I have never done a data warehousing implementation with Anchor Modeling so take this answer with a grain of salt.
Your question seems to mostly be concerned with query performance, so I'll ignore the performance of populating the tables in question, but it should be noted that improving the performance of one usually negatively impacts the other.
First off, the amount of data being discussed here is extremely small. 500MB is almost nothing in the world of modern databases. Keep in mind, almost any operation happening is going to occur entirely in memory, which means that the performance difference between an index existing or not can be quite minimal. I would be very surprised if anchor modeling improved the speed of queries at these data sizes.
A common misconception about Anchor modeling is space efficiency. Anchor modeling is not space efficient compared to flat tables even when recording history unless you make large amounts of revisions to a small subset of attributes comprising an entity. Here is a way to prove this to yourself:
SQL Server uses 7 bytes to store the metadata of a single row. Every row also has an entry in a page index that costs another 2 bytes. So a table consisting of zero columns would take 9 bytes per row. Imagine you have a logical entity with 5 columns [ ID, FirstName, LastName, DateOfBirth, RowCreatedAt]. We'll say that ID is an int (4 bytes), FirstName and LastName are VARCHAR (bytes vary based on value), and DateOfBirth and RowCreatedAt are SmallDateTime (4 bytes).
That means inserting this row: [ 1, John, Kenedy, 1917-MAY-28, 2017-JAN-02 ] would cost 9 (metadata) + 4 (int) + 6 (varchar) + 8 (varchar) + 4 (smalldt) + 4 (small dt). The total is 35 bytes. Say you discovered that the LastName attribute was wrong and someone changed it to 'Kennedy'. Another row would be entered and it would take 36 bytes this time since 'Kennedy' is one character longer. Varchar's take the number of characters + 2 bytes to store. Finally someone realizes the DateOfBirth is also wrong and they change that to '1917-MAY-29'. That would cost another 36 bytes. So all three rows would come to 107 bytes.
Now imagine you had an anchor model of the same information and the same data types and logical operations. You would have an anchor table of the primary key + the row metadata. So 3 rows of 9 bytes + 4 bytes (int), that's 39 bytes. Then there would be additional tables to model the attributes (FirstName, LastName, DateOfBirth). Those would have the same 9 byte metadata per row, a foreign key back to the Anchor Table on each row, and the values themselves. You're also going to probably have fields like 'RowCreatedAt' on each respective table. This is great if the attributes can change at varying times, but it also means you're paying that 4 byte date many times. In fact, chances are going you're using a Datetime2 which uses 6-8 bytes depending on precision.
If you're skimming, here is the key takeaway. Every 'logical' row in an Anchor Model takes many more bytes that it would ordinarily take in a regular schema (all the attributes in the same table). Someone paying attention may raise the point, "But what about revisions to data? In your example, the flat schema restates the unchanged fields multiple times, whereas the Anchor Model would only have to insert a single Narrow row!" You are completely correct, and if small updates of a few attributes of a large entity happen rapidly, Anchor Modeling would become much more efficient. Unfortunately I can burst that bubble pretty rapidly. Think back to the earlier schema, say after analysis we determine that of all the fields, the LastName field gets changed much more often than the other ones. We could simply move just that column to another table, and pay a much smaller update cost in exchange for a reasonable bit of upfront extra storage. This also ignores the fact that if several attributes update at once, Anchor Modeling would require duplicate dates and additional metadata for the rows while the flat version would not.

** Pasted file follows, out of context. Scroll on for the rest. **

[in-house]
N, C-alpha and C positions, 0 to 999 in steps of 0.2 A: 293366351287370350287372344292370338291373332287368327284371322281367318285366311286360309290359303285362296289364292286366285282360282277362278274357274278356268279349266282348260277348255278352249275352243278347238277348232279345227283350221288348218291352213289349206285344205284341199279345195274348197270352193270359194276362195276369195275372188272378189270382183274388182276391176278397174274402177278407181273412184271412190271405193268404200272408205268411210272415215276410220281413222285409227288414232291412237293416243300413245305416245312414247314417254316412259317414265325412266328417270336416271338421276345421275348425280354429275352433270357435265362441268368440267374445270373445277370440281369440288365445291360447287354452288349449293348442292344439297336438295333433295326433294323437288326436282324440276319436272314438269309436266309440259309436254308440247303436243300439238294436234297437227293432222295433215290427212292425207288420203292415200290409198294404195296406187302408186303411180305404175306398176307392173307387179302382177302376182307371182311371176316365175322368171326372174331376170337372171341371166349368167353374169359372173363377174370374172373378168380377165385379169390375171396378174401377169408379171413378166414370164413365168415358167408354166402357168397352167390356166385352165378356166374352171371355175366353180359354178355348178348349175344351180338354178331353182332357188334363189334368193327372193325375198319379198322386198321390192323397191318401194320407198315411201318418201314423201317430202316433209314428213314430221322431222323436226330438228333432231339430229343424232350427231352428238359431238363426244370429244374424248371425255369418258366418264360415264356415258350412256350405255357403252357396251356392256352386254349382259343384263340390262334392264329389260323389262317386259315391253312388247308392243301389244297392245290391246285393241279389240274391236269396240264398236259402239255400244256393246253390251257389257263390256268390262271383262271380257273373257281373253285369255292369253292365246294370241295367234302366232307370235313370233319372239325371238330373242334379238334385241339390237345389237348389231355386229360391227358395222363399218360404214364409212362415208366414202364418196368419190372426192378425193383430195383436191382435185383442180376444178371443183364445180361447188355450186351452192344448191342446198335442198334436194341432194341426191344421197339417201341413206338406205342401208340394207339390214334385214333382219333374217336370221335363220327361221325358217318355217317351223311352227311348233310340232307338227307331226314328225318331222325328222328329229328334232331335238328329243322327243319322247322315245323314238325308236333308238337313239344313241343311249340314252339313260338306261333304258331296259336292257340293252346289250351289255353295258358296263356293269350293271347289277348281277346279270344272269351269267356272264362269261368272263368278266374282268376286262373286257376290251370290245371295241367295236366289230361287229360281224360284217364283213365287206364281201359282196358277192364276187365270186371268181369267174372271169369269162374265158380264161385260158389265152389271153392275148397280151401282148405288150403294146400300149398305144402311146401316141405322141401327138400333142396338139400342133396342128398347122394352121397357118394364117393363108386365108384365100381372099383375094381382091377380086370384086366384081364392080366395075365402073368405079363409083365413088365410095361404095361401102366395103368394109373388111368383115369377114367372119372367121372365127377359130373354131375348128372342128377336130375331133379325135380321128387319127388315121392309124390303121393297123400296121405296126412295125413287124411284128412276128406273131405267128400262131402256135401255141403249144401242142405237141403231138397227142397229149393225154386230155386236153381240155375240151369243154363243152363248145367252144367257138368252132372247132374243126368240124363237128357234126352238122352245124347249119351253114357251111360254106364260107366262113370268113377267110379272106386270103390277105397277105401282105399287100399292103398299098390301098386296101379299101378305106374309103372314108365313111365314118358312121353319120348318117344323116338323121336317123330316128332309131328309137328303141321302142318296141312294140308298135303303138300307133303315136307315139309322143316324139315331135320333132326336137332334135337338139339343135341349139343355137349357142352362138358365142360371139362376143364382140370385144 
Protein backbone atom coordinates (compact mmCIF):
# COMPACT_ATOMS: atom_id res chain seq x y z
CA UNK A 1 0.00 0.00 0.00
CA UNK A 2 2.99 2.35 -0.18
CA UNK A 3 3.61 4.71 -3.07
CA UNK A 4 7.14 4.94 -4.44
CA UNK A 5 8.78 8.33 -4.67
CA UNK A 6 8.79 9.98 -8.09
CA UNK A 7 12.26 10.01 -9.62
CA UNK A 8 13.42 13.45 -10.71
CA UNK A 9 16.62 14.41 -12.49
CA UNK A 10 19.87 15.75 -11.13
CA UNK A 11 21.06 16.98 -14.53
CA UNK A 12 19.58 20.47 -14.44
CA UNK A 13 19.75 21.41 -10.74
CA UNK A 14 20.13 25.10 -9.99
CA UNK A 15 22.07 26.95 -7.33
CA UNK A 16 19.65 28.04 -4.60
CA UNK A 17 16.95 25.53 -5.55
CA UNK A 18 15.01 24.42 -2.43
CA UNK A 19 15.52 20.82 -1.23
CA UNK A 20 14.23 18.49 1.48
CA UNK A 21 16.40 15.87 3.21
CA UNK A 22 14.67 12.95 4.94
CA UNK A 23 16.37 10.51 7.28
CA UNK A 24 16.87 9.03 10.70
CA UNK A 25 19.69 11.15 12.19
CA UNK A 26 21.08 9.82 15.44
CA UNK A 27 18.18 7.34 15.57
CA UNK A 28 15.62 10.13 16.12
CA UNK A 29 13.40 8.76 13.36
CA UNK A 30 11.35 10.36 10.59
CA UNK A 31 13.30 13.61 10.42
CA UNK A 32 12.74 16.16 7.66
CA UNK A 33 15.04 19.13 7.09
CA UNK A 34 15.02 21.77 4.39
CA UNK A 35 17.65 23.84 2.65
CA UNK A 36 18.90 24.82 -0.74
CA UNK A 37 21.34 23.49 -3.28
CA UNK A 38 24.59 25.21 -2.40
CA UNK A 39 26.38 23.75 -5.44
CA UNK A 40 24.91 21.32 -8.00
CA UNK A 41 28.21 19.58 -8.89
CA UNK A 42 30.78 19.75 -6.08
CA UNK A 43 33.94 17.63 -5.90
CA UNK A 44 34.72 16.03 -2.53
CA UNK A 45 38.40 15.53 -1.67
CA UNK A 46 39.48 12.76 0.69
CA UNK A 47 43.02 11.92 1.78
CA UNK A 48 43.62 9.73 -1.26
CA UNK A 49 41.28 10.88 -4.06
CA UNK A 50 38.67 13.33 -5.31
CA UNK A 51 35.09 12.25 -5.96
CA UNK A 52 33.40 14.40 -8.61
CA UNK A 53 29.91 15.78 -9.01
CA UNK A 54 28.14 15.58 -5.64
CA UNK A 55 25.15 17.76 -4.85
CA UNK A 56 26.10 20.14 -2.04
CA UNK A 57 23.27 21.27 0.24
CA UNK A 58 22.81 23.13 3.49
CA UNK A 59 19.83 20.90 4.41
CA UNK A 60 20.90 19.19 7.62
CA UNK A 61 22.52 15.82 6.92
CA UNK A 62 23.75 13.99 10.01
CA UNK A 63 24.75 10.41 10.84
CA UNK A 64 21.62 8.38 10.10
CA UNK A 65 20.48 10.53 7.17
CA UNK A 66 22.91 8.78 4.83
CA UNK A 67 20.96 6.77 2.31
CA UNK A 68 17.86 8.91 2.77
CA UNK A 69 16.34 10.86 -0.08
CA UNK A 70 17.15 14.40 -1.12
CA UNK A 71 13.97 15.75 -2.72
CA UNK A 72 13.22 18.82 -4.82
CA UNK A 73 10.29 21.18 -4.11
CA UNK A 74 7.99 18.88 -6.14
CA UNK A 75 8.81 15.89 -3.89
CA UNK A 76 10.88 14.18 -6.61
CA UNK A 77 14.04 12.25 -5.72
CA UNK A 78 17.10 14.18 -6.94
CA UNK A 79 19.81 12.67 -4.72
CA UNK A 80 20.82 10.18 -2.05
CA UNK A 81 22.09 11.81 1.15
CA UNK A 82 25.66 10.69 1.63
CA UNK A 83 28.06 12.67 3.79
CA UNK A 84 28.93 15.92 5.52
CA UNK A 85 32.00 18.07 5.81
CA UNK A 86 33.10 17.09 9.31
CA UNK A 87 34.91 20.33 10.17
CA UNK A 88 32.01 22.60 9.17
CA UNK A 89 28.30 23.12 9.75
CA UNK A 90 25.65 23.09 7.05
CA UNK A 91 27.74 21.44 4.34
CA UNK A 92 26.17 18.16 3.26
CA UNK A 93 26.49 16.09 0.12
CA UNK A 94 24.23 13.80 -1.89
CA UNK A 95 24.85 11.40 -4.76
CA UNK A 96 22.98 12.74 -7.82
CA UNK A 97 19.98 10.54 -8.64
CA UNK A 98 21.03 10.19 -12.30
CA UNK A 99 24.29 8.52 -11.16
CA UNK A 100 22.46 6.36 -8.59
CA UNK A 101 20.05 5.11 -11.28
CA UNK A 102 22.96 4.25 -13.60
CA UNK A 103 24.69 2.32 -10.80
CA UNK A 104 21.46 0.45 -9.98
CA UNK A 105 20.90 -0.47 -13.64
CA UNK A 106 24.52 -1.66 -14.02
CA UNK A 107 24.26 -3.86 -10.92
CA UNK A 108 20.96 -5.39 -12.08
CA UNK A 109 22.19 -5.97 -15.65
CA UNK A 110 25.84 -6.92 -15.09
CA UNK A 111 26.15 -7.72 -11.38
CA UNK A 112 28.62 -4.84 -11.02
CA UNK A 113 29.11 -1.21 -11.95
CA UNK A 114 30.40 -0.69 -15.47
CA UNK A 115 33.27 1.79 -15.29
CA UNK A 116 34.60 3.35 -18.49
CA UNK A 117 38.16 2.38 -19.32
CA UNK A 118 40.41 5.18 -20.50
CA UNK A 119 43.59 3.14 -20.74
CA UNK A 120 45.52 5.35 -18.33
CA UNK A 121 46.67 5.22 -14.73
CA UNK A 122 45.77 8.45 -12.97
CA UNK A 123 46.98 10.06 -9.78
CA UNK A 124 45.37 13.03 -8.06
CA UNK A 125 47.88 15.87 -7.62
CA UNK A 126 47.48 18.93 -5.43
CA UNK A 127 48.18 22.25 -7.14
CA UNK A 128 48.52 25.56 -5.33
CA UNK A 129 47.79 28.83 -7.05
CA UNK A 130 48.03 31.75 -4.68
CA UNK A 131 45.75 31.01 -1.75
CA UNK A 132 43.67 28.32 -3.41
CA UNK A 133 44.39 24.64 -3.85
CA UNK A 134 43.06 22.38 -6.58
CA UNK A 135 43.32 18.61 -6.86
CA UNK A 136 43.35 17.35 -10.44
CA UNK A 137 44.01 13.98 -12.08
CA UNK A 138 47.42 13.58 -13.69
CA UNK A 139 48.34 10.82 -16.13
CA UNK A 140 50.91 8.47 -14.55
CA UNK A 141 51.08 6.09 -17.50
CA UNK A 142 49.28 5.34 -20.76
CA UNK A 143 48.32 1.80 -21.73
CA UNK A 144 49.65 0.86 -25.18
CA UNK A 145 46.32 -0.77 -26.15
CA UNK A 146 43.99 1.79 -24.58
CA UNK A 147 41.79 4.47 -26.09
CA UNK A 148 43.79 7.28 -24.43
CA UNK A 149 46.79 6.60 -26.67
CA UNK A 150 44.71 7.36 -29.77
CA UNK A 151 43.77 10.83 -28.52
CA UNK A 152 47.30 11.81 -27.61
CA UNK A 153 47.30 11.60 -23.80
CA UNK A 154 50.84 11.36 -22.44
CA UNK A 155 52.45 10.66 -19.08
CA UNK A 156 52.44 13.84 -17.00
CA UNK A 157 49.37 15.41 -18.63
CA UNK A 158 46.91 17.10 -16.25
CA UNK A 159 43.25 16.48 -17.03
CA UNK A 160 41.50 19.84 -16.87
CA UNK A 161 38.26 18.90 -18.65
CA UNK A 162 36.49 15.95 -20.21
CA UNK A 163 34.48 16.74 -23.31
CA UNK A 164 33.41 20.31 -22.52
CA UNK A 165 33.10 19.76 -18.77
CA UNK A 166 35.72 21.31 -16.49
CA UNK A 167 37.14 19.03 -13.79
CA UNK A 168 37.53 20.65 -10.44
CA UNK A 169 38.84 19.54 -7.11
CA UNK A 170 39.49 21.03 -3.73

Now, when SQL Server retrieves information from disk or in memory, it does so in 'pages', 8Kb a pop, (technically it uses extents which are 8 pages together), so when data is stored on a single table, if you only care about one column, it still has to retrieve all the other information to get all the values for that one column. The exception to this would be nonclustered indexes, which store redundant copies of portions of the table off to the side. In essence, an Anchor Model Schema is like implicitly making each attribute and tie into a non-clustered index since it allows SQL Server to retrieve JUST the information about that attribute or relationship without the other pieces of information coming along for the ride. If you added a non-clustered index to each column of a table, you'd have a logical equivalent in some ways (ps, don't do that).
At this point you might be asking, "Wow, this seems like a lot of baggage, why introduce an Anchor Model at all?" For one, anchor modeling creates a pattern for the schema of a database, and a way to evolve the schema with minimal disruption. Second, it handles volatile information gracefully so rapid updates won't overwhelm a database with redundant data. Basically, you're accepting that it isn't very space efficient up front, in exchange for the fact that it has a reliable structure and decent worst case scenarios. Third, it provides a pattern for modeling temporal information. This is highly important, because most ad-hoc implementations of temporal concepts are simply wrong.
All this being stated, I don't believe Anchor modeling will grossly improve the speed of your scenario. It sounds like best bet would be tuning indexes for specific queries, and making sure those queries have sargable criteria (for instance, no date-math in the query criteria).
Sorry for any typos or weird phrases, I wrote this late at night :/